For many years, the disease known as lichen sclerosus (LS) was reported in urological literature as BXO (balanitis xerotica obliterans). In 1995, the American Academy of Dermatology recommended the use of the term lichen sclerosus.
Lichen sclerosus is a skin disease characterised by chronic inflammation and as been described in men of all ages. Lichen sclerosus can affect any skin area, but in most cases, it is found in the genital area. It is more frequently found in women than in men. The cause is not known. The exact prevalence and incidence of lichen sclerosus is unknown. In 1971, the incidence of lichen sclerosus was estimated to vary from 1 in 300 to 1 in 1,000 patients, as observed by a dermatology department. One study of 1,178 children affected by phimosis demostrated that in 40% of cases, lichen sclerosus was present with a higher incidence in subjects between nine and eleven years of age.
Lichen sclerosus causes obstructive scars that can create problems with urination and sexuality, altering the patient's quality of life. The most frequent symptoms are itchiness, pain, difficulty retracting the foreskin and a weak urinary stream. Clinical tests reveal white types of plaque with leopard spots affecting the glans, the foreskin appearing phemotic, and the incidence of meatal stenosis.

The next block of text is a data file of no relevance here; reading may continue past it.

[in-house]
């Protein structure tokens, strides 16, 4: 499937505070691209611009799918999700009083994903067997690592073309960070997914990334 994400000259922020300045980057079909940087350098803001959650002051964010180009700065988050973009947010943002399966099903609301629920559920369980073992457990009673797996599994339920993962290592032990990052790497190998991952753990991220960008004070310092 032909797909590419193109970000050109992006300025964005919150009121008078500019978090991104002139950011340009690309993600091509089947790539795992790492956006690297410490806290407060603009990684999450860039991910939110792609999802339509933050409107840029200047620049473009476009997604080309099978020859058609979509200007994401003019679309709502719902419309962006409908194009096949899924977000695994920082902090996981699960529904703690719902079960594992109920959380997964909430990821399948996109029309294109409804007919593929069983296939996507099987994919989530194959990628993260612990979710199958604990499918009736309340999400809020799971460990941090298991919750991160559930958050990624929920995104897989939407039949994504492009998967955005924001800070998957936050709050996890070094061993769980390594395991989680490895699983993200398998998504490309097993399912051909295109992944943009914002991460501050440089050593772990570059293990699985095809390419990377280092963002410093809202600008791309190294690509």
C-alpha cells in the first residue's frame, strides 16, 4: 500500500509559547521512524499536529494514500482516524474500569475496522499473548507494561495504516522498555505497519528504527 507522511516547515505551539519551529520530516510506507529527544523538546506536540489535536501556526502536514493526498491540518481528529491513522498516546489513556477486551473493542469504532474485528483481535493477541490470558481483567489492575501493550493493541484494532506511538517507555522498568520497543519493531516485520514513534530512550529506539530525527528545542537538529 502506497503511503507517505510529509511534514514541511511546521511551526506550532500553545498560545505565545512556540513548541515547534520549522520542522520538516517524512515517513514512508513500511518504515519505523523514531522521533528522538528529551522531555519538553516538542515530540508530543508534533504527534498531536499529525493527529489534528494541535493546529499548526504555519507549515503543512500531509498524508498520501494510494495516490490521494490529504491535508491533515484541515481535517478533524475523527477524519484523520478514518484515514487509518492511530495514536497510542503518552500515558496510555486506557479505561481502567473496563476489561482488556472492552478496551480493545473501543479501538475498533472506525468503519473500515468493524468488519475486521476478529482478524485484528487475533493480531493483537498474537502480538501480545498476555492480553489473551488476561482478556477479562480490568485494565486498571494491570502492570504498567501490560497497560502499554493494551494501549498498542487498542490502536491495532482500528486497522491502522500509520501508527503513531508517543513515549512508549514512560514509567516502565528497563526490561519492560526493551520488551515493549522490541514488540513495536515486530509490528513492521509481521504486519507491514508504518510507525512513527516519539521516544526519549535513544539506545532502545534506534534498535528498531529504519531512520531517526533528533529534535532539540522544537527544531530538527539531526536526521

Whether or not the urethra is affected in patients with lichen sclerosus of the genitalia is still a matter of controversy. Dermatological literature does not report any information about affects on the urethra in patients with lichen sclerosus. On the contrary, urological literature already began reporting this problem in 1970. In 1999, Barbagli and his colleagues documented the presence of lichen sclerosus in 29% of patients from a series of 106 patients subjected to anterior urethroplasty. Of these, the meatus was affected in 19%, the navicular fossa in 16%, the penile urethra in 3% and the entire anterior urethra in 52% of cases. A high incidence of lichen sclerosus was reported in patients who underwent surgery for hypospadias. However, the correlation between lichen sclerosus and anterior urethral stricture is still under debate, and further studies are necessary.
The causation of lichen sclerosus remains unknown, but various hypotheses have been suggested:
When treating lichen sclerosus, the goals are: alleviate symptoms, prevent cancerous lesions, and solve urinary and sexual problems. Medical treatment of lichen sclerosus includes steroids, hormones and systemic therapy. Surgical treatment of lichen sclerosus includes circumcision, meatoplasty and urethral reconstruction.
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Operation for Failed Hypospadias with Ventral Curvature